Mark T. Nation, Anthony G. Siegrist, and Daniel P. Umbel, Bonhoeffer the Assassin? Challenging the Myth, Recovering His Call to Peacemaking (Baker Academic 2013). Unsurprisingly, given the foreword by Stanley Hauerwas and the book's title (note the question mark) and subtitle, the authors argue (spoiler alert) that "it is highly unlikely that Bonhoeffer was involved in any assassination attempts" (p. 224) on Hitler. The authors call for reconsideration of what they call this "vague" assassination mythology. Bonhoeffer, after all, was a pacifist, right? It will be interesting to compare Eric Metaxas's, Bonhoeffer: Pastor, Martyr, Prophet, Spy (Thomas Nelson, 2010) in which I am only 150 pages deep to see what he says about all this. But I ask: "Can't we be just-war advocates with tears? (thanks to Gideon Strauss for this way of putting it).
I have also enjoyed Bill Hendricks (son of famed DTS professor Howard Hendricks) in his book The Person Called YOU: Why You're Here, Why You Matter & What You Should Do with Your Life (Moody, 2014). This book is about giftedness—its importance, finding it, and the difference it makes. I formulated and teach a DCM course (Developing a Christian Mind [holistically understood]) at my institution (the theme of the course is that Christian faith shapes education, vocation, and culture) and this book really helps college students know themselves, their giftedness, and calling. It is a practical work. As I say in an endorsement for this book, "Giftedness is often a neglected topic. But no longer with this volume. It contains the author's lessons of a lifetime on this important subject. It is written with a typical Hendricks's flair—it holds your attention, even in our digital age, when attention spans are short. This is one fine book!"
Davey Henreckson studies Christian ethics and early modern political thought at Princeton University:
Some books are useful, some are pleasurable, and others somehow manage to be both simultaneously. You want to spend more time in the company of this sort of book. You dread the moment you finish that last page. Working on a dissertation has meant that much of my reading has fallen into the "useful" category of late: there are histories to digest, archives to browse, and texts to translate. But over the summer, I look forward to a number of extracurricular reads. These are the books I want to keep me company:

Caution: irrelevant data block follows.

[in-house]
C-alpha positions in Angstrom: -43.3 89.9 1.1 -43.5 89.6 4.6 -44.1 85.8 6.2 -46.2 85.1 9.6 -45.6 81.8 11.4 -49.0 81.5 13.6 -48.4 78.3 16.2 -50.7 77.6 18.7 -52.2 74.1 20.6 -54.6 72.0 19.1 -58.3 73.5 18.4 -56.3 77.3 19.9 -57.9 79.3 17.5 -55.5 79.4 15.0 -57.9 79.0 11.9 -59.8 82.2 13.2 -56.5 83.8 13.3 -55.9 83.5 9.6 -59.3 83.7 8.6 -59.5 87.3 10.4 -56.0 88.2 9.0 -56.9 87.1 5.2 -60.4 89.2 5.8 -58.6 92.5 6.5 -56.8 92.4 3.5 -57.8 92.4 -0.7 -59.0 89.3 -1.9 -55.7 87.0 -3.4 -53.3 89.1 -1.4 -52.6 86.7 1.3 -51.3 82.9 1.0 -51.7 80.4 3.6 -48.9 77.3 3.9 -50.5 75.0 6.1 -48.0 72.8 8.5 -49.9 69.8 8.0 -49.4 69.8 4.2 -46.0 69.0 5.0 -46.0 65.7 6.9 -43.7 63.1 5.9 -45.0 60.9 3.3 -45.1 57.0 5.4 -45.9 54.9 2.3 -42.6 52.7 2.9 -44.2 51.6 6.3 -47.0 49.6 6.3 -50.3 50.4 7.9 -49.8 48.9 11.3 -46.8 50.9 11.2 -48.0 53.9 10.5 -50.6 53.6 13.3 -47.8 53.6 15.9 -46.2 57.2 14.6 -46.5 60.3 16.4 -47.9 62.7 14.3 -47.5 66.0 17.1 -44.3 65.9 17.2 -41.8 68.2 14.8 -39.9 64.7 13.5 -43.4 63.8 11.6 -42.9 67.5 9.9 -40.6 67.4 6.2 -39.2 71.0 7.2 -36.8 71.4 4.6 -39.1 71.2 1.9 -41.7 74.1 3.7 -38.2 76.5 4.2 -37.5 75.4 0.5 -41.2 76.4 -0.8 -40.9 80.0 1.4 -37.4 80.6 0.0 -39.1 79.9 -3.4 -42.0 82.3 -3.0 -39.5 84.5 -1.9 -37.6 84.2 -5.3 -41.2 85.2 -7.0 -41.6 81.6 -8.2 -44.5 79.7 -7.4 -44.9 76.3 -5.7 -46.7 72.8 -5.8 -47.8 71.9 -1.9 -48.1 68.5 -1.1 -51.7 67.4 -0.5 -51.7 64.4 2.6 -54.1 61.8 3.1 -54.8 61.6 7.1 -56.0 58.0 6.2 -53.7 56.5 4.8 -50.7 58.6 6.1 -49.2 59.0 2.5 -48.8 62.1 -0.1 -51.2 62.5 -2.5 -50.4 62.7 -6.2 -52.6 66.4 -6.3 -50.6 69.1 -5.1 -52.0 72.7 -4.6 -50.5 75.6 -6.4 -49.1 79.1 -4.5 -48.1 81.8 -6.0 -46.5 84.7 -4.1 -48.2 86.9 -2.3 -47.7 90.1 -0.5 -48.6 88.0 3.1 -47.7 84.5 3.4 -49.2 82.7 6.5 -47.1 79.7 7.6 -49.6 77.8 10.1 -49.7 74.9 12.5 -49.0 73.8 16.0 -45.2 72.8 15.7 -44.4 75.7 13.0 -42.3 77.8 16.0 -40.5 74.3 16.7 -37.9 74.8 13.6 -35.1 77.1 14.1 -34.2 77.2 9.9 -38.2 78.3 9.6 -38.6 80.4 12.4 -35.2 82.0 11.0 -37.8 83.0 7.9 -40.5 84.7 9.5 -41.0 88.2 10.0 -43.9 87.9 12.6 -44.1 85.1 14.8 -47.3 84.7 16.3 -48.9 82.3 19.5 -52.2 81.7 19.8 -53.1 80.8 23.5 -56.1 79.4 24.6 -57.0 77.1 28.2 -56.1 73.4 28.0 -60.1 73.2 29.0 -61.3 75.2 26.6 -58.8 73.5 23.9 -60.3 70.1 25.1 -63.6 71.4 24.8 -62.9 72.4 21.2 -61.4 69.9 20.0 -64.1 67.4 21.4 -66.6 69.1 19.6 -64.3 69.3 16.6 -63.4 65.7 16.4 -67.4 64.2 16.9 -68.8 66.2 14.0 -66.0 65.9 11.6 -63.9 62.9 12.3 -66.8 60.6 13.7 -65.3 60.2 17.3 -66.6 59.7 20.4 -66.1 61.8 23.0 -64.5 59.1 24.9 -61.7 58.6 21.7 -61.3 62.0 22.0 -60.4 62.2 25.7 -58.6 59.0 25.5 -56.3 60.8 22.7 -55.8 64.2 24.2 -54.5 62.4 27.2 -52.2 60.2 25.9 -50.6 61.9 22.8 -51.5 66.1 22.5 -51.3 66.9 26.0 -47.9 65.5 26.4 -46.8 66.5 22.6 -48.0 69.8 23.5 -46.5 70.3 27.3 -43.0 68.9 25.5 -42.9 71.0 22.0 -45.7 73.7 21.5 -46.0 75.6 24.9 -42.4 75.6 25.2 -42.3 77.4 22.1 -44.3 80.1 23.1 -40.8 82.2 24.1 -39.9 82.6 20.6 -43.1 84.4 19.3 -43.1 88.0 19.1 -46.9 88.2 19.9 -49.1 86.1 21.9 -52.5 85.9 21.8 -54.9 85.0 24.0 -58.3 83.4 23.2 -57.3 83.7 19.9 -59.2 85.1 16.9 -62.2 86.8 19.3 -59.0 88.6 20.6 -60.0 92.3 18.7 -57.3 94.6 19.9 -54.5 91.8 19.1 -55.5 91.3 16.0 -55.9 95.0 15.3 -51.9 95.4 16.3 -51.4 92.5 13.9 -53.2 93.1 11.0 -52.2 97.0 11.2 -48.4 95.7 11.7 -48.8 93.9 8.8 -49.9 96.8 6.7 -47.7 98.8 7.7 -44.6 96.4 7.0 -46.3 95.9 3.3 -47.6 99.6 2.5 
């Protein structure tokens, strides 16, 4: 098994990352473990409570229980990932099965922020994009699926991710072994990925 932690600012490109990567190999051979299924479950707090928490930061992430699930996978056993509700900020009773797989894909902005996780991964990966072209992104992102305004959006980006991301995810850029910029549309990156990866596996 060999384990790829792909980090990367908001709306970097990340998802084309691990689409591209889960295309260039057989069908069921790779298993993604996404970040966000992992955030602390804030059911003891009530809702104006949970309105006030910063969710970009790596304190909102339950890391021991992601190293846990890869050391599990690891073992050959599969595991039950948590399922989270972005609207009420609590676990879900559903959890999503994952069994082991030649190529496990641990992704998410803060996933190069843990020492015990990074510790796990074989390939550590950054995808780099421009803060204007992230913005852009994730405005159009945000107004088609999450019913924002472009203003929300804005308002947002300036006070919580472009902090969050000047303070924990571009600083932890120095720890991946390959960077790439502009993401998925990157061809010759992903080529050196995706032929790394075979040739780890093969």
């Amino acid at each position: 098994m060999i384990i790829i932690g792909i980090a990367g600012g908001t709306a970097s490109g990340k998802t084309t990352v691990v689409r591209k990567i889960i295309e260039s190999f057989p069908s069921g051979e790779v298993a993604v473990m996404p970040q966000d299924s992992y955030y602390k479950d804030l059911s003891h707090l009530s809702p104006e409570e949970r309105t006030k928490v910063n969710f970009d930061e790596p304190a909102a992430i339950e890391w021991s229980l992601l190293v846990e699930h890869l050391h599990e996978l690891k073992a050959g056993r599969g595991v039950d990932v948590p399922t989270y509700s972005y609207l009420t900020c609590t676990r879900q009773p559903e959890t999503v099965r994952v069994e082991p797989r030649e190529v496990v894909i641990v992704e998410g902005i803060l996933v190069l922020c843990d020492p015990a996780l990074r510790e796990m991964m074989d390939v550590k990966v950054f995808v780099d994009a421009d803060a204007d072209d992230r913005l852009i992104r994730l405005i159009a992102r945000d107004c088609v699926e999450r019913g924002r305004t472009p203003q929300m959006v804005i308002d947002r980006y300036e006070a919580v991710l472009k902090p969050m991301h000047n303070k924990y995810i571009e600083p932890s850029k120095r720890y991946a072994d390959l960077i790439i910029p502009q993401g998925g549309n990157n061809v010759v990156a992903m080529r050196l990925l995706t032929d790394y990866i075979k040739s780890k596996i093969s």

The Sin-Eater: A Breviary. Thomas Lynch is a poet, essayist, and undertaker from Michigan. His poetry, as you might expect, is full of dark, mordant wit. Years ago, a good friend introduced me to one of Lynch's earlier collections, Grimalkin and Other Poems. I just picked up his recent volume The Sin-Eater: A Breviary. It is grim and irreverent, but still strangely devotional. Lynch's verses read—quite intentionally—like a book of hours for penitents and impenitents alike.
Bring Up the Bodies. My wife and I realized some time ago that our annual summer road trip is much more enjoyable with audiobooks. This year, we will be listening to Hilary Mantel's Bring Up the Bodies, which picks up the story of Thomas Cromwell that Mantel began in her prize-winning Wolf Hall. Cromwell, pragmatic counselor to Henry VIII, provides an ideal vantage point for a fascinating period in history. I never outgrew my taste for historical fiction, and Mantel does it as well as anyone. Her prose and dialogue are pitch perfect—especially when read aloud.
Ethics as a Work of Charity. When it comes out later this summer, I will be turning to David Decosimo's important new book on Aquinas and pagan virtue. From what I have seen of the work, it should have a significant impact on the field of Christian ethics.
- The Intellectual Life of Edmund Burke. David Bromwich is always worth reading, doubly so when he writes about a polarizing figure like Edmund Burke. Many know the caricature of Burke the aristocratic and reactionary conservative. Some like this version of Burke. Others, like Alasdair MacIntyre, find it intellectually and morally repellant. But this caricature is not Bromwich's Burke. Bromwich shows us Burke the Romantic, the defender of civic liberty, the passionate opponent of domination and predatory commerce. I am not sure Bromwich can write an uninteresting book. This is the summer volume I have anticipated the most.